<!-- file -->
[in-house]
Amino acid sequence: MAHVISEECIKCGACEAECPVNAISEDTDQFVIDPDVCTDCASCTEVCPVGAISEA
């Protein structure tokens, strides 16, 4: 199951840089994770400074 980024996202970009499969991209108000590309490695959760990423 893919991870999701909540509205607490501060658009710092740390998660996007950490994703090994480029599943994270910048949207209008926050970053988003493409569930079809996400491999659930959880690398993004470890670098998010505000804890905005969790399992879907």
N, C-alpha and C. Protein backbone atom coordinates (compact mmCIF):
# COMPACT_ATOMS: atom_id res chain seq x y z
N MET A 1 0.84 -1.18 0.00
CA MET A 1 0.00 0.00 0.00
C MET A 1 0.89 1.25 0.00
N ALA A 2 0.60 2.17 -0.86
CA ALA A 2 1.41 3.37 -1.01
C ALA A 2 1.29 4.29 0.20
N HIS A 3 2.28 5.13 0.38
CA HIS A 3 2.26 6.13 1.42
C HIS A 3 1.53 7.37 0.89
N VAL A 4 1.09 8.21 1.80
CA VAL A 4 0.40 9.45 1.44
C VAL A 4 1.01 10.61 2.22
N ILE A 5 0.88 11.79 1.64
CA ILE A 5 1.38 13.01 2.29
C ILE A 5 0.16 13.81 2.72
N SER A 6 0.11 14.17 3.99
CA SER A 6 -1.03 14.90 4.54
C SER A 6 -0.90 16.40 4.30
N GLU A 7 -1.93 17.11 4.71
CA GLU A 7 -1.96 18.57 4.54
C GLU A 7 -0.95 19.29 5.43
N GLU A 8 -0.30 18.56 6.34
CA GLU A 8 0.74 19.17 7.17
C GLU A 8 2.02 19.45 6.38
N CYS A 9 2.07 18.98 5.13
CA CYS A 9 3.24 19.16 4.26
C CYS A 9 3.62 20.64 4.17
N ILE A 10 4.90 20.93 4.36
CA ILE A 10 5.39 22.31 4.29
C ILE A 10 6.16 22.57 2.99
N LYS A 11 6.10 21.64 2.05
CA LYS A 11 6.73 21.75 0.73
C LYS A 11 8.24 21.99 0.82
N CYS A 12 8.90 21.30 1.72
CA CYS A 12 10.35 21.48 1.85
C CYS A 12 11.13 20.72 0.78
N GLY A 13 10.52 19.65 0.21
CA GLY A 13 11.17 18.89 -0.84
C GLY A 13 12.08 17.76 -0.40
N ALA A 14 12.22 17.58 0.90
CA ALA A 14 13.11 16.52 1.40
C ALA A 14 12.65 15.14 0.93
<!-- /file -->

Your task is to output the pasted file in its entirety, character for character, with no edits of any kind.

[in-house]
Amino acid sequence: MAHVISEECIKCGACEAECPVNAISEDTDQFVIDPDVCTDCASCTEVCPVGAISEA
């Protein structure tokens, strides 16, 4: 199951840089994770400074 980024996202970009499969991209108000590309490695959760990423 893919991870999701909540509205607490501060658009710092740390998660996007950490994703090994480029599943994270910048949207209008926050970053988003493409569930079809996400491999659930959880690398993004470890670098998010505000804890905005969790399992879907």
N, C-alpha and C. Protein backbone atom coordinates (compact mmCIF):
# COMPACT_ATOMS: atom_id res chain seq x y z
N MET A 1 0.84 -1.18 0.00
CA MET A 1 0.00 0.00 0.00
C MET A 1 0.89 1.25 0.00
N ALA A 2 0.60 2.17 -0.86
CA ALA A 2 1.41 3.37 -1.01
C ALA A 2 1.29 4.29 0.20
N HIS A 3 2.28 5.13 0.38
CA HIS A 3 2.26 6.13 1.42
C HIS A 3 1.53 7.37 0.89
N VAL A 4 1.09 8.21 1.80
CA VAL A 4 0.40 9.45 1.44
C VAL A 4 1.01 10.61 2.22
N ILE A 5 0.88 11.79 1.64
CA ILE A 5 1.38 13.01 2.29
C ILE A 5 0.16 13.81 2.72
N SER A 6 0.11 14.17 3.99
CA SER A 6 -1.03 14.90 4.54
C SER A 6 -0.90 16.40 4.30
N GLU A 7 -1.93 17.11 4.71
CA GLU A 7 -1.96 18.57 4.54
C GLU A 7 -0.95 19.29 5.43
N GLU A 8 -0.30 18.56 6.34
CA GLU A 8 0.74 19.17 7.17
C GLU A 8 2.02 19.45 6.38
N CYS A 9 2.07 18.98 5.13
CA CYS A 9 3.24 19.16 4.26
C CYS A 9 3.62 20.64 4.17
N ILE A 10 4.90 20.93 4.36
CA ILE A 10 5.39 22.31 4.29
C ILE A 10 6.16 22.57 2.99
N LYS A 11 6.10 21.64 2.05
CA LYS A 11 6.73 21.75 0.73
C LYS A 11 8.24 21.99 0.82
N CYS A 12 8.90 21.30 1.72
CA CYS A 12 10.35 21.48 1.85
C CYS A 12 11.13 20.72 0.78
N GLY A 13 10.52 19.65 0.21
CA GLY A 13 11.17 18.89 -0.84
C GLY A 13 12.08 17.76 -0.40
N ALA A 14 12.22 17.58 0.90
CA ALA A 14 13.11 16.52 1.40
C ALA A 14 12.65 15.14 0.93